In its simplicity it all revolves around learning.  The cycle allows me to plan feedback into my lessons as well as use methods/strategies that tick all of the features.  The key areas to focus on in this though is the provision of feedback and feedforward, the time to allow this to be acted upon, and the opportunity to re-assess and ascertain whether the gap has actually been closed.  Could a department or whole school policy be formed on the basis of feedback using a similar cycle?  If that's beyond our influence, can we use something similar to ensure that we create our own personal feedback policy that ensures these key principles are used all of the time?  Simply using it as a basis in our lessons ensures that we as teachers pay more attention to the feedback provision we give.

What we say - Thinking about every single comment that we pass to students as a form of feedback can be quite a challenging task.  There are times when we have the best intentions about providing feedback in a certain way.  Occasionally though, we may say things or pass feedback that actually isn't as helpful as it could of been.  These are the times when what we say probably has the biggest impact as a teacher for how the feedback is received.  So what things should we think about?  The next few points address this:

Faulty interpretationsThere are times when providing feedback to a student may not be beneficial at all.  Hattie in his 2007 paper explains that feedback:

"is most powerful when it addresses faulty interpretations, not a total lack of understanding. Under the latter circumstance, it may even be threatening to a student: “If the material studied is unfamiliar or abstruse, providing feedback should have little effect on criterion performance, since there is no way to relate the new information to what is already known” (Kulhavy, 1977, p. 220)."

Hattie explains that students who are really struggling with understanding will not benefit at all when we try to intervene with feedback.  He advises that at a stage like this it is probably more beneficial to provide further instruction, additional explanations or clarity through an example.  Now this shift is easier to do when we are working face to face with students and providing oral feedback.  But on pieces of classwork or even home learning, the comments that we give can have a limited effect.  It also becomes quite a large task to provide clear enough instruction for students in written format.  It's simply easier to tell them face to face.  So when students are really struggling in this setting, instruction and not feedback is vital.  Knowing this, can we tweak the comments we give on these pieces of work, or even arrange time set aside to act on this in person?

Whole class feedback - Now I have been guilty of this a lot.  There are times when after observing the class or speaking to a few individuals we make an address to all students.  Our intentions are honorable as we seek to share a common misconception or error with everyone.  The problem is that most of this feedback misses our students as they are unsure or unaware of who this feedback is actually being directed to.  If nobody knows who it is for then who is actually receiving it?  As time efficient and as well intended as this is, simply providing feedback on such a large scale loses its overall effectiveness and becomes a method that has low impact.  Targeting specific individuals or working with small groups is a more beneficial strategy.  Can we as teachers be more mindful of this in the future?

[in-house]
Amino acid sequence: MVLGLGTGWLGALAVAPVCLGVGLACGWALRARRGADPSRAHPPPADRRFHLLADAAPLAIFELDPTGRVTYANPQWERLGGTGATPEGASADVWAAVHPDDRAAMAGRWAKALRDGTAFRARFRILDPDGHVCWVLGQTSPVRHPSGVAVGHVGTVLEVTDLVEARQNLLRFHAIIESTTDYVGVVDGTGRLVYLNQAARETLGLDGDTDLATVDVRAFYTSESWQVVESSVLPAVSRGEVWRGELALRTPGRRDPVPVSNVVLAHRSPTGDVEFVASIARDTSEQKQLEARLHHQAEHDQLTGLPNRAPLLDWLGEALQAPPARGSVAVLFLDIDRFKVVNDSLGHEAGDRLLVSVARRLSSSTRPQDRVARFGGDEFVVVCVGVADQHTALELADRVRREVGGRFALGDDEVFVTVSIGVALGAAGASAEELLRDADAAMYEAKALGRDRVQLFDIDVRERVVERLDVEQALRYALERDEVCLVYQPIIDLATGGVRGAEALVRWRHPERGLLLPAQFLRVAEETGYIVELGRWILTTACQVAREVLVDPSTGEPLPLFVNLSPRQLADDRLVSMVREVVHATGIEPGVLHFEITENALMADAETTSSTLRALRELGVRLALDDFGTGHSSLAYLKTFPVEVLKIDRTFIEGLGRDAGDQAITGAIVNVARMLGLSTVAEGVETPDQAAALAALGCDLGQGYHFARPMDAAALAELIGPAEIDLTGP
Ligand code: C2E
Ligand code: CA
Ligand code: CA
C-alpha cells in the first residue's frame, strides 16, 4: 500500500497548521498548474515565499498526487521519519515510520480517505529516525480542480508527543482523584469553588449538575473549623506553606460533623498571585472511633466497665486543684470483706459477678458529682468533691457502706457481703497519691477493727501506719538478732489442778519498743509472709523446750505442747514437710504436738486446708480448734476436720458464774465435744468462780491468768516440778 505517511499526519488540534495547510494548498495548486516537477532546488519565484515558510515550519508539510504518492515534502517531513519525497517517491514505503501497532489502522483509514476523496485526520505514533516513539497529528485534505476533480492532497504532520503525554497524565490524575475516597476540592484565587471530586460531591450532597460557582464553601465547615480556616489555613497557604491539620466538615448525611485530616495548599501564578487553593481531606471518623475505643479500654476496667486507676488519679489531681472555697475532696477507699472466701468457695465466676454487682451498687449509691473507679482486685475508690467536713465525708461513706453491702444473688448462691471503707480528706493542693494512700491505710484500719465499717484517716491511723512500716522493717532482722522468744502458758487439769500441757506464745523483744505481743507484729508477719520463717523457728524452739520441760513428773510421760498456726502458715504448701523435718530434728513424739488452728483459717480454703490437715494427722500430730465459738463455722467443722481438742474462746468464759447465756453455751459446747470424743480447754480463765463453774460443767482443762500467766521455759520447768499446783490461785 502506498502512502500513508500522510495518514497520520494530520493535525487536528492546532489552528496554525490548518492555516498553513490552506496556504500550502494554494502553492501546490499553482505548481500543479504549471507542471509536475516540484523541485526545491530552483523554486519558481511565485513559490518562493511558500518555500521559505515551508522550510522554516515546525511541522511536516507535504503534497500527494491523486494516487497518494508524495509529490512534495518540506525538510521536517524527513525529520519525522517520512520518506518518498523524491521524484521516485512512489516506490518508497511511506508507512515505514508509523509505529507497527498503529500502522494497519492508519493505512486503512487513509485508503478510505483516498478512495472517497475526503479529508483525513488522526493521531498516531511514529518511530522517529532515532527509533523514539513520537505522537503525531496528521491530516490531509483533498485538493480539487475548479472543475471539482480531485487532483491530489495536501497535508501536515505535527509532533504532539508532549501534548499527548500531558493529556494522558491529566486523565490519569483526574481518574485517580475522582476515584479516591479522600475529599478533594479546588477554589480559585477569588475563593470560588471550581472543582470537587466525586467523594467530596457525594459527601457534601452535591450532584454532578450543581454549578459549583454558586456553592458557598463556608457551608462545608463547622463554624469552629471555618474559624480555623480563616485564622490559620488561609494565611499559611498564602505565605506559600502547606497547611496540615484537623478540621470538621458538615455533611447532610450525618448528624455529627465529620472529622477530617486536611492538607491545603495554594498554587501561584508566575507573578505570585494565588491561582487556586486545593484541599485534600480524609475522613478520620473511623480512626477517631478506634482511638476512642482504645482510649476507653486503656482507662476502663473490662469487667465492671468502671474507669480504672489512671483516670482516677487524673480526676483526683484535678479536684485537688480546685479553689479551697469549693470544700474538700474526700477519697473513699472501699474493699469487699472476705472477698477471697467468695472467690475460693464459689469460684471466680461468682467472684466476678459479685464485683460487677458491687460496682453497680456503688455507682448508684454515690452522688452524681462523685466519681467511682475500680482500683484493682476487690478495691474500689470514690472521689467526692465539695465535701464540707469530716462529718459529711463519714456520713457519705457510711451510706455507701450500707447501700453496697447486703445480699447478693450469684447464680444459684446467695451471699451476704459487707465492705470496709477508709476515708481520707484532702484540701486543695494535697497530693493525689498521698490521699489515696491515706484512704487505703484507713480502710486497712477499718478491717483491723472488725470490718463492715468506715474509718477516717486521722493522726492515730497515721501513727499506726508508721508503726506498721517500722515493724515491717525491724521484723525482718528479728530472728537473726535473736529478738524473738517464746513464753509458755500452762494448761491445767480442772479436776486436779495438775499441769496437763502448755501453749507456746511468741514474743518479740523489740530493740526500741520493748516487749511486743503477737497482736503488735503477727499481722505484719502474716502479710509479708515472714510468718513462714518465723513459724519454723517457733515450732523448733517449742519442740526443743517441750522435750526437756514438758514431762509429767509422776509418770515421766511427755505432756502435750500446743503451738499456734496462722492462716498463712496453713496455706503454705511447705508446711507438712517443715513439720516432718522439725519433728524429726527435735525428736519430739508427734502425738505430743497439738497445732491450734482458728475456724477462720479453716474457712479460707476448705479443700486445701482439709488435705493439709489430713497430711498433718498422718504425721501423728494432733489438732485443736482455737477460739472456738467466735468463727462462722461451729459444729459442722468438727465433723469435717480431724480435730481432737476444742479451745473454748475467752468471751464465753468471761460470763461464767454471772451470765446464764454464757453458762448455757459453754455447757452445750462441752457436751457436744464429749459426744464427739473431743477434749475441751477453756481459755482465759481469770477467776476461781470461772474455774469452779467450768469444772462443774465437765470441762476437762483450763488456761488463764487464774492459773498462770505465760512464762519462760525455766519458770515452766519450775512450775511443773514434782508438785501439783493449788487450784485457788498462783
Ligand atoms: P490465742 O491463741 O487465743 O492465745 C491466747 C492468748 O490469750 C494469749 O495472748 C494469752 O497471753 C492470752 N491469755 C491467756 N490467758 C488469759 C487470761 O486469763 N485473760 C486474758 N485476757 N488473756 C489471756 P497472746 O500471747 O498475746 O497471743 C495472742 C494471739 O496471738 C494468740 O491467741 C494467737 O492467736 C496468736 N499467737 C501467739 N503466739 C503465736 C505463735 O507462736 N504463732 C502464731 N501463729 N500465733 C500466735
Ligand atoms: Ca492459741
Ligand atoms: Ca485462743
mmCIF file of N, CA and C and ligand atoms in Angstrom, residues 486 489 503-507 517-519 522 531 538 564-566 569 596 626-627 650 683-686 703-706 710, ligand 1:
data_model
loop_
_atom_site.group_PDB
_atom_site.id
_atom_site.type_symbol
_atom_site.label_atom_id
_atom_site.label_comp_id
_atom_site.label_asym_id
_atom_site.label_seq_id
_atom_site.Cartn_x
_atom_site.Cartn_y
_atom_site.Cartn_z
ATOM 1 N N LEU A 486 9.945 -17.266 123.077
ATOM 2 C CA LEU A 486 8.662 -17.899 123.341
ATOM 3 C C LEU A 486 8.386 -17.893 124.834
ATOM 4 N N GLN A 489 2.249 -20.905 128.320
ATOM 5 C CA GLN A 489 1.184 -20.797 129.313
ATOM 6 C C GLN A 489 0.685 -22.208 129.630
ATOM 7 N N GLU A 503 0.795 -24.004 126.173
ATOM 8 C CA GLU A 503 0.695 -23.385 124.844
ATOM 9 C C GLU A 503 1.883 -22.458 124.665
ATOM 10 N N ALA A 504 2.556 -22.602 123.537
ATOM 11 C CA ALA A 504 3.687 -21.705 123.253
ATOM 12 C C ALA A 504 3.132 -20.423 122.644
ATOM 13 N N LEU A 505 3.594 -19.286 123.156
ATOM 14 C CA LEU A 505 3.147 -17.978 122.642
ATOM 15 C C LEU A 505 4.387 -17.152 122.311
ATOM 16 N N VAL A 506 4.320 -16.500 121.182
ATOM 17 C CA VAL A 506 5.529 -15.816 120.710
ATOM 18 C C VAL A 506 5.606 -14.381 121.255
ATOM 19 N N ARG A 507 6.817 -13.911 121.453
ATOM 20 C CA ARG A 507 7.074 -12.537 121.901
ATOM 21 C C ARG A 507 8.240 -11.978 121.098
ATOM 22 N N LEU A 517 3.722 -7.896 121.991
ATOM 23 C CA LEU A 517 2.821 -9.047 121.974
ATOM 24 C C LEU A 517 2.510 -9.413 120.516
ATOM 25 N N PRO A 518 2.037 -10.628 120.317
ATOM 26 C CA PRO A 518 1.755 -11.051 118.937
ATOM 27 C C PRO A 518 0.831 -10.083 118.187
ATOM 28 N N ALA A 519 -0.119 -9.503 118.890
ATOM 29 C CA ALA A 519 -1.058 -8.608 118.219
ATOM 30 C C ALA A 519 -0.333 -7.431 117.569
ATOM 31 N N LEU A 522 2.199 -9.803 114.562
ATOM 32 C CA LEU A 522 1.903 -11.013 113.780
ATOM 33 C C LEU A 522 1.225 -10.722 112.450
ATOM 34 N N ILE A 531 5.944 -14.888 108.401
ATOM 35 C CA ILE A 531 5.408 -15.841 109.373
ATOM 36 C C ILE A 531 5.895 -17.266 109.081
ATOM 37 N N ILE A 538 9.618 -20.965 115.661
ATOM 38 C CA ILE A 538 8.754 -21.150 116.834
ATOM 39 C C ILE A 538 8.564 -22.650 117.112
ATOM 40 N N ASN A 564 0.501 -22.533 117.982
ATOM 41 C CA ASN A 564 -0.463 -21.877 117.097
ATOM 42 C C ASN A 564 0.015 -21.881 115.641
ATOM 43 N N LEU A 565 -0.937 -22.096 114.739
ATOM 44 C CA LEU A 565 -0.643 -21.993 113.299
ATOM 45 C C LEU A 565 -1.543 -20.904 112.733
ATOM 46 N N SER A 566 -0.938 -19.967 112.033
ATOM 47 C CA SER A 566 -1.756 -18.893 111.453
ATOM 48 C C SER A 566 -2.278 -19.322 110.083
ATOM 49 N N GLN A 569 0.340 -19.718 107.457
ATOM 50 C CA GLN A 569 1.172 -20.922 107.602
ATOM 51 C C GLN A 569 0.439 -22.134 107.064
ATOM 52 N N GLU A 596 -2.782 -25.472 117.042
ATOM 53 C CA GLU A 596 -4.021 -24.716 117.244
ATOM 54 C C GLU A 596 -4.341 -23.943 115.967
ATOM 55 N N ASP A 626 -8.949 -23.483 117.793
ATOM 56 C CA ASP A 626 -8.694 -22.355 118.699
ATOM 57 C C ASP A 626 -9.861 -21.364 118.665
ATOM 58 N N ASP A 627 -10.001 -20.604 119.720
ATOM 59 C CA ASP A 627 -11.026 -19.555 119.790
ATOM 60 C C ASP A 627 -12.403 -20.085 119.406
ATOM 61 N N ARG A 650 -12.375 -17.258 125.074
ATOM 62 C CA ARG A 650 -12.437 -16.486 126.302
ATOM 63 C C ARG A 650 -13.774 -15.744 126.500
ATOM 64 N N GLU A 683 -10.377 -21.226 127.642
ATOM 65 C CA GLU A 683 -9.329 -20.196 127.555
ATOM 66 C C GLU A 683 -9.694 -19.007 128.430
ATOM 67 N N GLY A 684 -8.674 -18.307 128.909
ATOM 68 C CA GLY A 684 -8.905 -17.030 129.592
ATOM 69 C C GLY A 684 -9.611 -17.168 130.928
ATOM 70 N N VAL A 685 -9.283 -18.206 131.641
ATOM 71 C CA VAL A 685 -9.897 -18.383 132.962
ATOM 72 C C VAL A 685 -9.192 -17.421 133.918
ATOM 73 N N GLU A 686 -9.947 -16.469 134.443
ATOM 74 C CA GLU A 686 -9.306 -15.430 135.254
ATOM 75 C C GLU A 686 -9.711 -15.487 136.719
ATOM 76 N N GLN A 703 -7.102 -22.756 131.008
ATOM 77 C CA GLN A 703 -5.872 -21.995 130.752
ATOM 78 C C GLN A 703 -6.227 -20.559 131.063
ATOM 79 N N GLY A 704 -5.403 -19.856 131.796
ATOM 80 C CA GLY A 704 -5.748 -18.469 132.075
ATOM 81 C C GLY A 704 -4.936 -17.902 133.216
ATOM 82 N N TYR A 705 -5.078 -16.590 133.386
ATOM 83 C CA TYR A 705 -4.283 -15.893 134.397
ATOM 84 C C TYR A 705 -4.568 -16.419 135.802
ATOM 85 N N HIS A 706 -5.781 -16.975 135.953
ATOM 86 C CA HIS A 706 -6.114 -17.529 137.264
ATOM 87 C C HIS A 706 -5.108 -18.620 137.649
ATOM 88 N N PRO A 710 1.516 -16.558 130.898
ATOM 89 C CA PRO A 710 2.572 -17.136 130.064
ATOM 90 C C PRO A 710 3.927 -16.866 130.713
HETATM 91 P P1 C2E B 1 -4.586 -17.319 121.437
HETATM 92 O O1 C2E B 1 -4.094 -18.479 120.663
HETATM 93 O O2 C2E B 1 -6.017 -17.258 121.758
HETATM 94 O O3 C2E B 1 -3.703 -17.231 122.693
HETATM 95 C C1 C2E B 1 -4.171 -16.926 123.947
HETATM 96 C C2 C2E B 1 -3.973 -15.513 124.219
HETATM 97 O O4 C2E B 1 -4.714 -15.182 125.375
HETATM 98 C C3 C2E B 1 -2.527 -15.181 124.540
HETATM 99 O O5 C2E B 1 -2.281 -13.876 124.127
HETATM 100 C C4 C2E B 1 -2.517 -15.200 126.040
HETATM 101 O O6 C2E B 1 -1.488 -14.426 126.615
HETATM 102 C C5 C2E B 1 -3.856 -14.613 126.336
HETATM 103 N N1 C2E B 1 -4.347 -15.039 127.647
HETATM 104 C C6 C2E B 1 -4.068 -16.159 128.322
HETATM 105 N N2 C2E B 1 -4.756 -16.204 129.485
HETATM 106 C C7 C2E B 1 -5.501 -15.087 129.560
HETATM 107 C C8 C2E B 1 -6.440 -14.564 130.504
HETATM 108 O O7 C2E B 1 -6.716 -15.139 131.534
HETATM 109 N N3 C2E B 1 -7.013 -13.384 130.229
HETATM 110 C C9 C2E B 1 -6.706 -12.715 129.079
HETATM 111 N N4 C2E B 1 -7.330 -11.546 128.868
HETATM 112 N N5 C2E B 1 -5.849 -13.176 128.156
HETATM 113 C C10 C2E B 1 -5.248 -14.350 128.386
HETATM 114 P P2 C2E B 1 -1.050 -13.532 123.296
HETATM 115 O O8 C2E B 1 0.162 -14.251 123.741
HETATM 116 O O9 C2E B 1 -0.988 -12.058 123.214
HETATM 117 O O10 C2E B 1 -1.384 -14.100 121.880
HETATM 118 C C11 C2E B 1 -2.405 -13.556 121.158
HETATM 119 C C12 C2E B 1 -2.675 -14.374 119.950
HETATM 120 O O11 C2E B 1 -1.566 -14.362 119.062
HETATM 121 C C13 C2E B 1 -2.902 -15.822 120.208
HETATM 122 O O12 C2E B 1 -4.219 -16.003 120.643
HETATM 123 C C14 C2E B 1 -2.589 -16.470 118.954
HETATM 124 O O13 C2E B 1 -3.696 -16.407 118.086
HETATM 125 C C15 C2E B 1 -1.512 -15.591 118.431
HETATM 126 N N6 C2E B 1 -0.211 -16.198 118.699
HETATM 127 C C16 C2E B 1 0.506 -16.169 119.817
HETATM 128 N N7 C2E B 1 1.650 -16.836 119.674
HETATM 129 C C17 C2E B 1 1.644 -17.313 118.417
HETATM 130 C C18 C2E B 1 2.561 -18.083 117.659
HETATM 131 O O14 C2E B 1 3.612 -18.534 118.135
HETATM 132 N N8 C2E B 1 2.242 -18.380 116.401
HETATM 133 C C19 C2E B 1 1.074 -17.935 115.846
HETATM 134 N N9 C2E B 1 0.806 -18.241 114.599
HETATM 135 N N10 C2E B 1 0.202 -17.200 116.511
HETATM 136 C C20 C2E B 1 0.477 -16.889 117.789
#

Giving and receiving - David Carless in 2006 wrote a paper titled 'Differing perceptions in the feedback process'.  I will refer to this a lot more later on but a startling number of facts from his research emerged.  Again it centers around the efficiency of the feedback that we provide.  In his study, he found that 70% of teachers claimed that the feedback that they gave was detailed enough for students to use.  Unfortunately only 45% of students agreed that feedback was of this standard.  This is quite startling and if it is similar across all classrooms, that is a lot of wasted feedback which is simply not hitting home.  So as an educator is there a way that we can make these percentages align?  Well using advice from Carless, Hattie and Wiliam, there are a few things that we can do to improve the impact.  One is to address the complexity of our feedback.  Carless noticed that on a number of occasions, students found the comments of the teacher too confusing, too detailed or too specific to that task.  Dylan Wiliam also confirms this and states that sometimes less is more in terms of what we say/give.  The feedback we are providing should be helpful to the learner in making future improvements.  Unfortunately we sometimes provide feedback that is very accurate and specific, but this simply makes students unsure of what they need to do to progress or work on.

Carless also makes the point that sometimes this feedback is too task specific and is not seen as transferable to future learning.  Instead of addressing specifics that may not be revisited in the future, look at generic skills such as 'how effective students are referencing evidence' as a basis instead.  This is something that can be used repeatedly and more frequently in future tasks.

Finally, interpretation of grading or assessment criteria can also be too specific.  These can sometimes be extremely detailed and long winded.  Students can find the terminology and differences between boundaries confusing.  As teachers are we able to break this down into more manageable chunks which students can access and reference more easily?